Mr Khaw said the ethics committee in hospitals was set up to thoroughly interview and counsel patients as well as donors to ensure proper consent. Otherwise, cases of exploitation will occur.

He added: "It's either your relative who wants to donate (their organ) to give to their relative or for various other reasons. But it must be purely altruistic and not as a result of exchange of money."

Under the Human Organ Transplant Act, it is a criminal offence to enter into a contract or arrangement under which a person agrees to the sale or supply of any organ or blood for valuable consideration.

Those convicted can be jailed for up to 12 months, or fined S$10,000, or both.

In a statement, MOH said that it takes a serious view of such illegal acts.

It added that organ trading often involves the exploitation of the poor and socially disadvantaged donors who are unable to make an informed choice and suffer potential medical risks.

Organ trading is largely prohibited around the world. - CNA/vm

Source: CNA

Quote from: cuxyz;5492527
Tangs chief named in kidneys-for-sale case 

Elena Chong
Sat, Jun 28, 2008
The Straits Times 
 
IN THE first case of its kind, two Indonesian men who agreed to sell their kidneys to patients here for over $20,000 each have pleaded guilty to offences linked to organ trading.

Court documents cite Mr Tang Wee Sung, executive chairman of retail company CK Tang, as one of the patients who had offered to pay for an organ.

But the 55-year-old kidney patient, who is on dialysis, did not get the transplant. Investigations into the organ trading allegations put a stop to it this month.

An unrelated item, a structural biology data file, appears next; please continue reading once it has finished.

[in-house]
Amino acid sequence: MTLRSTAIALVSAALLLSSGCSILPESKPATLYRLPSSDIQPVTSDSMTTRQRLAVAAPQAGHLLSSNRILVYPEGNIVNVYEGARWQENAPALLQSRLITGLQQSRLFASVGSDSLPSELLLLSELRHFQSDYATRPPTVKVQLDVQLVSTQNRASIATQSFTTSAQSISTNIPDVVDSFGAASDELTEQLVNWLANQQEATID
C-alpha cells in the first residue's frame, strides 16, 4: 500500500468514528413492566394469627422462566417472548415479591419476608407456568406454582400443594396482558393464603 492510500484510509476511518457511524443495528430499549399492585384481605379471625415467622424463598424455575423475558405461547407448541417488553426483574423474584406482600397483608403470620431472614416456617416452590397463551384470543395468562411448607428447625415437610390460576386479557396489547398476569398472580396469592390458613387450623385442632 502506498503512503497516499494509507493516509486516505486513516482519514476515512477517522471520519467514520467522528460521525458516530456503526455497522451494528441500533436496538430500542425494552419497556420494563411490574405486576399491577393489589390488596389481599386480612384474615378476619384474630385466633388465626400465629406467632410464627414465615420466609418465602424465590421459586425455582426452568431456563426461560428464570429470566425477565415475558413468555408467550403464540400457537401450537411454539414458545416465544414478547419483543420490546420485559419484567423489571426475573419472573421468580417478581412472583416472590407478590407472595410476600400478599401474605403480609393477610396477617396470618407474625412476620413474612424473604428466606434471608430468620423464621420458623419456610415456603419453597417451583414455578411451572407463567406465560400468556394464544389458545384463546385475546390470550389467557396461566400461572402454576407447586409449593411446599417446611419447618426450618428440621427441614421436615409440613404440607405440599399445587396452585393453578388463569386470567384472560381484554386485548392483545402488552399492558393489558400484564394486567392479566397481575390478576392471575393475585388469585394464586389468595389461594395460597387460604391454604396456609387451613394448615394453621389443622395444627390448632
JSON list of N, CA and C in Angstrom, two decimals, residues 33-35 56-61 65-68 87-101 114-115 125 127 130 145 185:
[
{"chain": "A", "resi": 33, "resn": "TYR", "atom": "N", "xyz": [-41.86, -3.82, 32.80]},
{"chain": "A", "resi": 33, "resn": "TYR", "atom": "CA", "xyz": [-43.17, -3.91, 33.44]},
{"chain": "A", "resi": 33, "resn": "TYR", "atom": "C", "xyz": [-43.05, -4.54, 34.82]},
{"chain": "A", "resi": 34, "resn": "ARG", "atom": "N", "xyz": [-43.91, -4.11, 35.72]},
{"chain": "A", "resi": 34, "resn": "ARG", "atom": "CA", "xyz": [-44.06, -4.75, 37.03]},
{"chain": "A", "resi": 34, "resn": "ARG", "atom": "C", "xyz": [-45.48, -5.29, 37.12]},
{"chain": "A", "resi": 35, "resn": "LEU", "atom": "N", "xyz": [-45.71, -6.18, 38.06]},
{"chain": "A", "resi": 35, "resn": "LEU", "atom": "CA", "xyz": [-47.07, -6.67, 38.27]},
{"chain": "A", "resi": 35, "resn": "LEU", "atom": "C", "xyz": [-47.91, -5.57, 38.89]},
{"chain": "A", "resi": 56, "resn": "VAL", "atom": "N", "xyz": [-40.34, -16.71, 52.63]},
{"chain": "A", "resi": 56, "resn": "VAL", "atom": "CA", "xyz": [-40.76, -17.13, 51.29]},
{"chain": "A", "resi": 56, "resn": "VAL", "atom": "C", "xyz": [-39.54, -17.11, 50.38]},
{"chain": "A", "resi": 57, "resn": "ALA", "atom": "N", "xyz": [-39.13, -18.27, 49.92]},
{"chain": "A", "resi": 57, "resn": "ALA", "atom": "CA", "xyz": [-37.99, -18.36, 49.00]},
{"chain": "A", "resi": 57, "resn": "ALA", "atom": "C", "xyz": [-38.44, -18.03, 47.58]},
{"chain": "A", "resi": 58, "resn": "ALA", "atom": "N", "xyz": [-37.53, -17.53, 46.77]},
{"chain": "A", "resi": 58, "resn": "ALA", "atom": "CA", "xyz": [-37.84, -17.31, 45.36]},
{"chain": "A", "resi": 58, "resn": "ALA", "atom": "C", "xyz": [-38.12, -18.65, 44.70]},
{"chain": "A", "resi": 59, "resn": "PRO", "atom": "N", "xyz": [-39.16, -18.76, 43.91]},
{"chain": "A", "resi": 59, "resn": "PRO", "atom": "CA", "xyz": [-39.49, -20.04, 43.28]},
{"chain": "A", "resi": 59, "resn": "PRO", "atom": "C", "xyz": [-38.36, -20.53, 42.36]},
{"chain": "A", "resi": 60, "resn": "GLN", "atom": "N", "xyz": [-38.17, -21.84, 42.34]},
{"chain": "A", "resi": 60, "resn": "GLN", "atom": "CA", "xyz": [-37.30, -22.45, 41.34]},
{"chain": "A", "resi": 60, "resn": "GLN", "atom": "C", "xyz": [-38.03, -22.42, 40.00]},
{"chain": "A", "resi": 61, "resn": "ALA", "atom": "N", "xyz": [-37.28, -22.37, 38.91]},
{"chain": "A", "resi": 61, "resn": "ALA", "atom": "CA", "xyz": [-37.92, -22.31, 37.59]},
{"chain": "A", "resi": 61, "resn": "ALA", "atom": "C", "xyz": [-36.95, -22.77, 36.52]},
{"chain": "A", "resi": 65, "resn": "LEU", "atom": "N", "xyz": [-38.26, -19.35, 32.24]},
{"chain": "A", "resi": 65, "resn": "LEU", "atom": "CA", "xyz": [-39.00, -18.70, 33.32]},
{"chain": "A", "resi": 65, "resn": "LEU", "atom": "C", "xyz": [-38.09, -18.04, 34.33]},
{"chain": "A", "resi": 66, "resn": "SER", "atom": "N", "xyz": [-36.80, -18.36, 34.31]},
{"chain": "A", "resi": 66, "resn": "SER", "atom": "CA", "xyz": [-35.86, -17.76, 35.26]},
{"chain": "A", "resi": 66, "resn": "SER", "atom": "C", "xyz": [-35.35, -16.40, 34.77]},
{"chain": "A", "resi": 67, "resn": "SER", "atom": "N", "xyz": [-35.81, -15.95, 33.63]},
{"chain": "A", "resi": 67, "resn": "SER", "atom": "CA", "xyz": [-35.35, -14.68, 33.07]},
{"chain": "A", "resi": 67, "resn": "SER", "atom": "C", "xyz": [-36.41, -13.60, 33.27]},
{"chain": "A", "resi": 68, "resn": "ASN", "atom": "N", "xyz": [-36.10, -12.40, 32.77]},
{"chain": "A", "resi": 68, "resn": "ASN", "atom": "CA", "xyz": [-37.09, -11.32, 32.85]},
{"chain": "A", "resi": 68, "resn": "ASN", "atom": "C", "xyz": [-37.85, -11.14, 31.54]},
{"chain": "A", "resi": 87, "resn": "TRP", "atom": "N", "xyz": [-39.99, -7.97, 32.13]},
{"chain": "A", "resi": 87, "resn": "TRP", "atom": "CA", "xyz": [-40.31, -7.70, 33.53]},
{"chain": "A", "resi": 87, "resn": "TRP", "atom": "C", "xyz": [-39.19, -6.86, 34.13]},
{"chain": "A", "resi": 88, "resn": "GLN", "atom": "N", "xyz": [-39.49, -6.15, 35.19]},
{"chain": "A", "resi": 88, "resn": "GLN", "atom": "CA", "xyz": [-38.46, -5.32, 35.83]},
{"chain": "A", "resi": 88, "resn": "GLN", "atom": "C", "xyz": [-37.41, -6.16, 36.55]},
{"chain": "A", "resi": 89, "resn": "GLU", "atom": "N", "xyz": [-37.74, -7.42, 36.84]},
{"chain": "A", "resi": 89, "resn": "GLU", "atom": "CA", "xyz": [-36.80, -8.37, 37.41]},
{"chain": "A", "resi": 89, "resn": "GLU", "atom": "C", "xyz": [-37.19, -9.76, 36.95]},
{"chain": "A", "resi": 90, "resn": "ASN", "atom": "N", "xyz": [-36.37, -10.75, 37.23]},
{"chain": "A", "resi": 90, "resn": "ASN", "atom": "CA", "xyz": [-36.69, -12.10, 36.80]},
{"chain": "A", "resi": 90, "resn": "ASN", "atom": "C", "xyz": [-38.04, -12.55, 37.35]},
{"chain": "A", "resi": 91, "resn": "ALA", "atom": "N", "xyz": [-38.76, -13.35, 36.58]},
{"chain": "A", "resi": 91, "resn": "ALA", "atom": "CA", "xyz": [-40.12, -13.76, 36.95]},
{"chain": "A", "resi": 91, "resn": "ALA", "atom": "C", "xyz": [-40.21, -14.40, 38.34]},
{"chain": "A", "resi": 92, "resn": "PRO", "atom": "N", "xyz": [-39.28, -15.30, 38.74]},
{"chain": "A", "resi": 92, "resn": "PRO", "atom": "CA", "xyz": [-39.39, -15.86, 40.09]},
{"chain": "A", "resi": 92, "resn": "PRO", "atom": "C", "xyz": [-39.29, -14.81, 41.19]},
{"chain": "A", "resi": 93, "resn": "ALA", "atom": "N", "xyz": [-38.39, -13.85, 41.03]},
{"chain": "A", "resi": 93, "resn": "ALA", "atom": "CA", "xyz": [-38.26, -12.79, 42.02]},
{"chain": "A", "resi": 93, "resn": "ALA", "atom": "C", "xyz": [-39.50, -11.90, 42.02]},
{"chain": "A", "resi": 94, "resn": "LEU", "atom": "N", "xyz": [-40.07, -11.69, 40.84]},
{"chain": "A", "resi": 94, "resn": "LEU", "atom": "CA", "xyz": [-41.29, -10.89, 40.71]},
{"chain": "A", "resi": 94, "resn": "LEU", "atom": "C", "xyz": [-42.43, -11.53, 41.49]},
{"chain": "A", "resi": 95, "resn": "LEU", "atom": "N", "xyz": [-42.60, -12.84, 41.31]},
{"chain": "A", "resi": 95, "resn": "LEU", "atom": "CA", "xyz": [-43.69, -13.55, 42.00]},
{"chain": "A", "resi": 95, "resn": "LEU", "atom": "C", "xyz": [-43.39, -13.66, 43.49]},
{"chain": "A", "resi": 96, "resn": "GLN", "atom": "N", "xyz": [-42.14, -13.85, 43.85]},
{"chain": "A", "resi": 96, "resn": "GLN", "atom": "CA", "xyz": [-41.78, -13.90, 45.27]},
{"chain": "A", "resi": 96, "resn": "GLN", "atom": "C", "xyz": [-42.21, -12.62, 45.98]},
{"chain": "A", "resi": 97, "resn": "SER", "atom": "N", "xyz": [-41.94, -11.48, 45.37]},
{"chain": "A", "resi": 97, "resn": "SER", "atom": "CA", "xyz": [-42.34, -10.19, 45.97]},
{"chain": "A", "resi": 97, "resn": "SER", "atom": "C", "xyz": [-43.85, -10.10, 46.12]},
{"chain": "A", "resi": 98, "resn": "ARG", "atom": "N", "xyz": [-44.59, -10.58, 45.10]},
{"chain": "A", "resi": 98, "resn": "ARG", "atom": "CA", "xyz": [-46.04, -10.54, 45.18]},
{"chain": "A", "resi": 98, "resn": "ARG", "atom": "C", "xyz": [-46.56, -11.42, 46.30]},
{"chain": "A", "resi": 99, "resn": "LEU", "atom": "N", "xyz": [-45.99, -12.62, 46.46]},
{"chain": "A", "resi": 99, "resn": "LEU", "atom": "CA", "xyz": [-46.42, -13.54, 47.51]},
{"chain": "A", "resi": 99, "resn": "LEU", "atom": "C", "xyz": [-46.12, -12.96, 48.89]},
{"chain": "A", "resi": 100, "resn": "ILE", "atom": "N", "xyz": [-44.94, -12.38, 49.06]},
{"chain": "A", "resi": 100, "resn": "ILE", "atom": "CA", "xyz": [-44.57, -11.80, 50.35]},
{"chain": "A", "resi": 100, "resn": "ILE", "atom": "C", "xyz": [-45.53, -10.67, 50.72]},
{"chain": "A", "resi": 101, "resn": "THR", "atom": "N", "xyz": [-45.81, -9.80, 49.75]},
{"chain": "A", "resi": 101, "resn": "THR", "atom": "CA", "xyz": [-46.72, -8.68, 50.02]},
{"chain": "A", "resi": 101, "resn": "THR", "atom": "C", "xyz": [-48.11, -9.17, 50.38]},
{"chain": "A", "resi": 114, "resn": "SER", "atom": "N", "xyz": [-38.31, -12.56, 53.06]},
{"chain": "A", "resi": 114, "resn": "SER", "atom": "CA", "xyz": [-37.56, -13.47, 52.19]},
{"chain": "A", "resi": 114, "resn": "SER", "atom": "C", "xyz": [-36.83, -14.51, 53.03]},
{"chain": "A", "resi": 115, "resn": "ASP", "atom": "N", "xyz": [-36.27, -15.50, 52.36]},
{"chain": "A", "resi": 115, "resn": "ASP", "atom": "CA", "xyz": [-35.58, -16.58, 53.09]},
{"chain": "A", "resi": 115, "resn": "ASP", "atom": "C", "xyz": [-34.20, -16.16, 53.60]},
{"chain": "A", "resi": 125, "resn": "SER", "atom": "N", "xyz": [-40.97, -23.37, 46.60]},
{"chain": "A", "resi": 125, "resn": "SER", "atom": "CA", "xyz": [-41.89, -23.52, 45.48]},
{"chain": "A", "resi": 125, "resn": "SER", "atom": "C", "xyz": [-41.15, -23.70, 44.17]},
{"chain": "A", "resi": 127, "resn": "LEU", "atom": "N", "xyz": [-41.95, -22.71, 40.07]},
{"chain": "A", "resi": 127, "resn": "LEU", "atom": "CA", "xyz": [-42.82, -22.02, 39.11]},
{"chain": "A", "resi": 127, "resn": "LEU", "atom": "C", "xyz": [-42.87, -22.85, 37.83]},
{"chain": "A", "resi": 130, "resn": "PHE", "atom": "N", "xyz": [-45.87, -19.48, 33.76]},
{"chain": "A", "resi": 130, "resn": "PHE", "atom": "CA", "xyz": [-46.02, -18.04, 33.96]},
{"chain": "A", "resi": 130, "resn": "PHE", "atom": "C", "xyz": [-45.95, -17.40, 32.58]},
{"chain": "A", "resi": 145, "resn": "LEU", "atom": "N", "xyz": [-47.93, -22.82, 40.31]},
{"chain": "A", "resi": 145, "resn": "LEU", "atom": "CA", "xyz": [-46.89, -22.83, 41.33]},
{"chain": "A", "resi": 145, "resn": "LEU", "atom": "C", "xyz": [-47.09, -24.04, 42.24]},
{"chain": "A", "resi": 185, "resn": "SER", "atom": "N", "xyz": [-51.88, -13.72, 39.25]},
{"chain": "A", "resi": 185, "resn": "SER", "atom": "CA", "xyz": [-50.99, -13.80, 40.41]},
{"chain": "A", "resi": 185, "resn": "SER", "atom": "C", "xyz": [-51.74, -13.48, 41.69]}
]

But an earlier transplant, in March this year, went ahead at Mount Elizabeth Hospital for an Indonesian patient, Ms Juliana Soh.

Both patients were treated by renal physician Dr Lye Wai Choong, president of the Society of Transplantation (Singapore), who runs a clinic in Mount Elizabeth Medical Centre.

And in both cases, the donors had lied about being related to the patients and also about not being paid for their organs.

Ms Soh's donor, known only as Toni, 27, pretended to be her adopted son since he was 10 years old.

On his return to Medan after the operation, 186 million rupiah (about S$29,390) was banked into his account.

He was back in Singapore on May 29, this time as a 'runner' escorting Sulaiman Damanik, 26, who was preparing to donate his kidney to Mr Tang.

Sulaiman had agreed to sell his kidney to Mr Tang for about 150 million rupiah. His alleged connection to Mr Tang - his aunt was married to Mr Tang's niece's brother-in-law.

Both men pleaded guilty in a district court to charges under the Human Organ Transplant Act and Oaths and Declarations Act.

The duo are expected to be sentenced next Wednesday. Investigations into others connected to the cases continue.

Organ trading is banned here and in most countries worldwide, the Health Ministry (MOH) said yesterday, because poor and socially disadvantaged donors who cannot make an informed choice can be exploited.

But the practice continues to take place and over the years more than 300 Singaporeans have gone overseas for transplants.

The main reason for this - a transplant gives a kidney patient a better chance of survival than dialysis, where 38 per cent of people die within a year.

With a transplant, only 7 per cent die within 12 months.

Long-term survival is also better, with 89 per cent of transplant patients living for more than five years, compared to only 36 per cent of those on dialysis.

There are about 600 people waiting for a kidney here, with an average waiting time of nine years.

Some patients do not survive the wait. Others get too old and are taken off the waiting list.

Despite several calls over the years to reconsider the ban on organ trading, the Singapore authorities have remained dead set against it.

Instead, MOH has progressively expanded the list of possible organs for transplant to include the liver, heart and corneas. The organs can also be harvested from patients left brain-dead after an illness, and no longer only from accident victims.